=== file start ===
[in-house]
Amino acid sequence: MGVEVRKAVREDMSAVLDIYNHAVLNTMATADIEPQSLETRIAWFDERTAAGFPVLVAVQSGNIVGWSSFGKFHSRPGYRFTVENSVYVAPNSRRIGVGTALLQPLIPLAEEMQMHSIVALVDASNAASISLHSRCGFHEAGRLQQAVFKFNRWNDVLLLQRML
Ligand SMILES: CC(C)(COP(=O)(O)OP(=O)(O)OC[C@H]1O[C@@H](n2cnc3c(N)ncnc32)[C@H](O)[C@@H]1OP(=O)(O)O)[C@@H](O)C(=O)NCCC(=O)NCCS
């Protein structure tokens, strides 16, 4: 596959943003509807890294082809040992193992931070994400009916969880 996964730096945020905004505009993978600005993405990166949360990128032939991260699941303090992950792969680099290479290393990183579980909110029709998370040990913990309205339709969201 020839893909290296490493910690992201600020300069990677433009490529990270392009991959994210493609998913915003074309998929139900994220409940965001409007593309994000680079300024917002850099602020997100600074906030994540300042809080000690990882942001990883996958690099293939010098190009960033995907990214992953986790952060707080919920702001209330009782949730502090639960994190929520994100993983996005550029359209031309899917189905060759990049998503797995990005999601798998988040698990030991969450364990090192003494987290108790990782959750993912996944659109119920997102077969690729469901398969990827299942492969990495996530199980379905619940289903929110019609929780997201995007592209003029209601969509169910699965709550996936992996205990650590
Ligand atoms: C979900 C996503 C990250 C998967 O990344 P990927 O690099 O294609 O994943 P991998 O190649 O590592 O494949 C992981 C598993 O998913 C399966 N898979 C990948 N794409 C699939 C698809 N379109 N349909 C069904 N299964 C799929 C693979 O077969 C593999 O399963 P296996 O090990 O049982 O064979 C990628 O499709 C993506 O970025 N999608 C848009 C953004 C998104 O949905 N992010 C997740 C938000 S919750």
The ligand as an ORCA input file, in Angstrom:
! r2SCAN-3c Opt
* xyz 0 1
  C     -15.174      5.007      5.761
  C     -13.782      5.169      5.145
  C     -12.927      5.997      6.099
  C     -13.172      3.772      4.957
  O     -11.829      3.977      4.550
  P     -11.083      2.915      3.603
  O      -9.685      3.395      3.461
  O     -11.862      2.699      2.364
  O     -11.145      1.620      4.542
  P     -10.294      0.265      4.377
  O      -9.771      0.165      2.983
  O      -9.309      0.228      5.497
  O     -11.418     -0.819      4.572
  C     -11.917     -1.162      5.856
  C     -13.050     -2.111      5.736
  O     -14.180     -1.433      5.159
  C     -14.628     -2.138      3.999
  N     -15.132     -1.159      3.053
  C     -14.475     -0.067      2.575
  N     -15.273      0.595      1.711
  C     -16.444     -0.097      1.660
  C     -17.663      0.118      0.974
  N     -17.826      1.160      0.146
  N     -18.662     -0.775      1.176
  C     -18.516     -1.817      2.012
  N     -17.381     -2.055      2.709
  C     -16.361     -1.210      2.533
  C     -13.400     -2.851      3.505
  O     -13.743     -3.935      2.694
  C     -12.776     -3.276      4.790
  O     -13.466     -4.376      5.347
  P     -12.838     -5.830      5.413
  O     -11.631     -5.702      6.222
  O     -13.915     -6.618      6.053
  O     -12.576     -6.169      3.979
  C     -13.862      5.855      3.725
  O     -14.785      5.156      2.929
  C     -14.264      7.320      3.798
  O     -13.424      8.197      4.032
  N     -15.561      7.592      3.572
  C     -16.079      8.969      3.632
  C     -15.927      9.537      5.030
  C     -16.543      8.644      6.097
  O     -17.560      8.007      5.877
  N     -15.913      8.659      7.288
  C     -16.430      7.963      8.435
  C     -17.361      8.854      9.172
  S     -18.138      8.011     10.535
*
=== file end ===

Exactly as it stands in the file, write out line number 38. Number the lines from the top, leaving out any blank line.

  C     -12.776     -3.276      4.790